ZurichAs I hadn’t been to Zurich for at least 30 years I was pleased that the latest ALDE Party Council took place in Switzerland’s financial capital at the weekend. My hazy memory of the earlier visit was of grey skies and rather grey people — it must have been winter — whereas this time Zurich could not have looked more different. Cloudless blue sky, high summer temperatures and an attractive mix of buildings old and new, most in an immaculate state or repair. The lake and waterways are an added charm and the local people naturally were spending a lot of time outdoors, by day and at night. Hundreds of restaurants, bars and cafés have tables outside in summer or are open to the street, yet without any feeling of being crowded or noisy. Of course there are tourists, but not that many.

The city has a brilliant integrated transport system, including a notably efficient and regular tram service. Everything, including the trains, runs on an honour system; I am sure there must be ticket inspectors, though I didn’t see one. The Zurich card (one or three days) that can be bought at the airport or central station allows one unlimited travel, even on the train to and from the airport, as well as entry to a number museums and other attractions. The ALDE Council met at the SIX Convention Point, a well-equipped but totally anodyne purpose-built small conference centre that could have been anywhere and was located on an uninspiring main road. So I was glad I had booked a hotel in the much groovier district of Wiedekon; lots of ethnic restaurants and laid-back bars. Yet also remarkably free of much traffic. I was woken each morning by birdsong more typical of the countryside than a city. And what of those gnomes that are part of Zurich’s stereotype? Bankers is dark suits busy managing other people;s money. Well, they are certainly not the predominant species that you will encounter in the streets, moreover the city seems to have attracted a largely younger crowd of residents, dressed down in shorts and t-shirts and not in the least grim.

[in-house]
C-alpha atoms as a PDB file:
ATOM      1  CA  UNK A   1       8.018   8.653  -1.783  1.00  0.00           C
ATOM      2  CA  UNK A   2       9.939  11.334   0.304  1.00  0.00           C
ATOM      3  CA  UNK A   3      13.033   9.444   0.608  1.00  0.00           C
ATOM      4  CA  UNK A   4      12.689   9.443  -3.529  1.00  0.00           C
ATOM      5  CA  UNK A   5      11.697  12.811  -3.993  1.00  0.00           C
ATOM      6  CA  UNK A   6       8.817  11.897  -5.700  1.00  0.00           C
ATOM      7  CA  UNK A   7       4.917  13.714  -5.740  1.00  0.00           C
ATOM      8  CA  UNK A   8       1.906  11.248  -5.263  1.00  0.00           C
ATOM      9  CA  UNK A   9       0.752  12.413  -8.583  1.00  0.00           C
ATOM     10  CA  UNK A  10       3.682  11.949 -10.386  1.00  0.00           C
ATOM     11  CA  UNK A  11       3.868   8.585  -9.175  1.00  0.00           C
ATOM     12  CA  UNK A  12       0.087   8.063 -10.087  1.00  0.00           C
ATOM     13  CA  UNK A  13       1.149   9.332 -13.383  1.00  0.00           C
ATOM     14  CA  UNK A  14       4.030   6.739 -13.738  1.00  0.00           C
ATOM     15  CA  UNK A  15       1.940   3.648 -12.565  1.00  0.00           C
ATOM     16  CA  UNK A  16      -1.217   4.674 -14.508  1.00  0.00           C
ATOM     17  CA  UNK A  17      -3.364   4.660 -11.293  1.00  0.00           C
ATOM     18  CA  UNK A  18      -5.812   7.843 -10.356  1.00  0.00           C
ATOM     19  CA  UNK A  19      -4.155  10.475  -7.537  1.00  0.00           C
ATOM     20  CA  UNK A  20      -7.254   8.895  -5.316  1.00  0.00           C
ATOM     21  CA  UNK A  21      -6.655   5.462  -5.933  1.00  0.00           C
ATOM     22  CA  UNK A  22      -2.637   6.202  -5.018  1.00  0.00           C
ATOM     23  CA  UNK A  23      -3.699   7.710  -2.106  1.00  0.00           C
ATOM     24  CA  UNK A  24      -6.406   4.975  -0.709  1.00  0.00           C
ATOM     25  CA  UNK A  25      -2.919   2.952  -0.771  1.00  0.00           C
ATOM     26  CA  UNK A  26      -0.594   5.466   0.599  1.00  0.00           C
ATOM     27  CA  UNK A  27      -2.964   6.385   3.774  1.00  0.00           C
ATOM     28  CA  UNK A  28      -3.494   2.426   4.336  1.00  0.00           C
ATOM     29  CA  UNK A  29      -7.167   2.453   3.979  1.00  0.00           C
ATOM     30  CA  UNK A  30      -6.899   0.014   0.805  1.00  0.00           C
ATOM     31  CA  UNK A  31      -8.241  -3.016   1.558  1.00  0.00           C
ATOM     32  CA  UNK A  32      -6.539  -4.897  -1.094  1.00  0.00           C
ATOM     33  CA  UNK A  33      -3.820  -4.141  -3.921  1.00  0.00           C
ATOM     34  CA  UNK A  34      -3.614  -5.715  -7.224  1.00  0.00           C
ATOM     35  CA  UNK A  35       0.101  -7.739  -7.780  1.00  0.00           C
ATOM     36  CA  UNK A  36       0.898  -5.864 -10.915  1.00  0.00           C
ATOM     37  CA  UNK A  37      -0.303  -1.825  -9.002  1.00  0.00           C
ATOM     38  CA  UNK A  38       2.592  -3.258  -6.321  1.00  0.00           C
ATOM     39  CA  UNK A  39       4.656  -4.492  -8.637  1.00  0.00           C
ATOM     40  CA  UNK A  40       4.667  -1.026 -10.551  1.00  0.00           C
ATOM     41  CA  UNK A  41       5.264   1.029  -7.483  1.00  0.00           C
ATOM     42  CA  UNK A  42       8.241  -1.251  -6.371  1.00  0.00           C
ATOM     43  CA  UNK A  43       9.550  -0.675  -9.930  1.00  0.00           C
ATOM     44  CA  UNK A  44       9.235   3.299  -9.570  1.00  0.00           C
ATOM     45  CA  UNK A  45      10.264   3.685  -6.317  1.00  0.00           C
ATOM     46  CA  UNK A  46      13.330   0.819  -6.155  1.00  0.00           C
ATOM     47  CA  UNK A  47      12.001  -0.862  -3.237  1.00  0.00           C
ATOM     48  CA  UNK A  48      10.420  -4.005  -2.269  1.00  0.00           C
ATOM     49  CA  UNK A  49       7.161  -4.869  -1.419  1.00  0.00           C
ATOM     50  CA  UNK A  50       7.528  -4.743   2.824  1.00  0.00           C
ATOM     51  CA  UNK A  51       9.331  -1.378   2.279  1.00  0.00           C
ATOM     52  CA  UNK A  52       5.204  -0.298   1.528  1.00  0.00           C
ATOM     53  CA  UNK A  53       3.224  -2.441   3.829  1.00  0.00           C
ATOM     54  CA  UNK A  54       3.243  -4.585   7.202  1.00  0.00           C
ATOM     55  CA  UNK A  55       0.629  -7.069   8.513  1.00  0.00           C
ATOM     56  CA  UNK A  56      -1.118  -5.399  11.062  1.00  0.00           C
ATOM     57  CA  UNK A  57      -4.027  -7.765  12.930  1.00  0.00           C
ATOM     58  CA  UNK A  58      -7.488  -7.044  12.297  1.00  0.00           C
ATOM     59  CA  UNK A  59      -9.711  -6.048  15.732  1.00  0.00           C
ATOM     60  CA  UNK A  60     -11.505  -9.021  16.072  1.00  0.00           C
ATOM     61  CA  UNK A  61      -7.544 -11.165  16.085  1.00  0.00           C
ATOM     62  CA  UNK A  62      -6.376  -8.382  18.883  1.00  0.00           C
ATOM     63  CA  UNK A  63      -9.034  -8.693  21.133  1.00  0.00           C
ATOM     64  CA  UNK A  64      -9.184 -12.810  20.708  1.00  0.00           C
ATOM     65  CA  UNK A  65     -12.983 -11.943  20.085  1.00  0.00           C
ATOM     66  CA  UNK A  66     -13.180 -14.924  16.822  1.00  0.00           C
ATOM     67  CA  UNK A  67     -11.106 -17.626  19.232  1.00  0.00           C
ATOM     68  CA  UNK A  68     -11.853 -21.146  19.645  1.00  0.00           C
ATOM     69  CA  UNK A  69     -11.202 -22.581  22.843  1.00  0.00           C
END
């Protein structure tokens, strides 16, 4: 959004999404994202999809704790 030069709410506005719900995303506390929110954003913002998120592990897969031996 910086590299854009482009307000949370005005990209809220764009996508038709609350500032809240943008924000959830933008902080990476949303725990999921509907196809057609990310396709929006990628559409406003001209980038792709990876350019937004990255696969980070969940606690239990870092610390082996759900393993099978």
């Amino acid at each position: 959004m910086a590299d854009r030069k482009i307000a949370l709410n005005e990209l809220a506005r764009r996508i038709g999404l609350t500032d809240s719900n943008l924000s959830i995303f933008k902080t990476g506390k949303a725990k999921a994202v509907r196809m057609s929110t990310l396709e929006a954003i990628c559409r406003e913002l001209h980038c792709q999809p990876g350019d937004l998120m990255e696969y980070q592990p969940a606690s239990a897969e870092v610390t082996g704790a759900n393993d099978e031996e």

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Mark Field: Conduct Unbecoming

Posted by jonathanfryer on Friday, 21st June, 2019

Mark Field Mansion HouseThe Chancellor of the Exchequer’s annual speech to the City of London at the Mansion House last night was interrupted by Climate Emergency protesters. But that demonstration was eclipsed by the extraordinary behaviour of the local MP — and Minister of State at the Foreign Office — Mark Field, who rose from his seat to grab a young woman protestor in a long red dress, slamming her against a pillar and then  frogmarching her out of the Egyptian Hall with his hand round her neck. Other guests at the black tie dinner sat rooted in their places as if they could not quite believe what was happening and when a clip of the incident was shown shortly afterwards on BBC’s Newsnight, presenter Kirsty Wark was visibly shaken. Little surprise, perhaps, that overnight there were calls for Mr Field to resign; this morning he has been suspended as a Minister, pending an inquiry.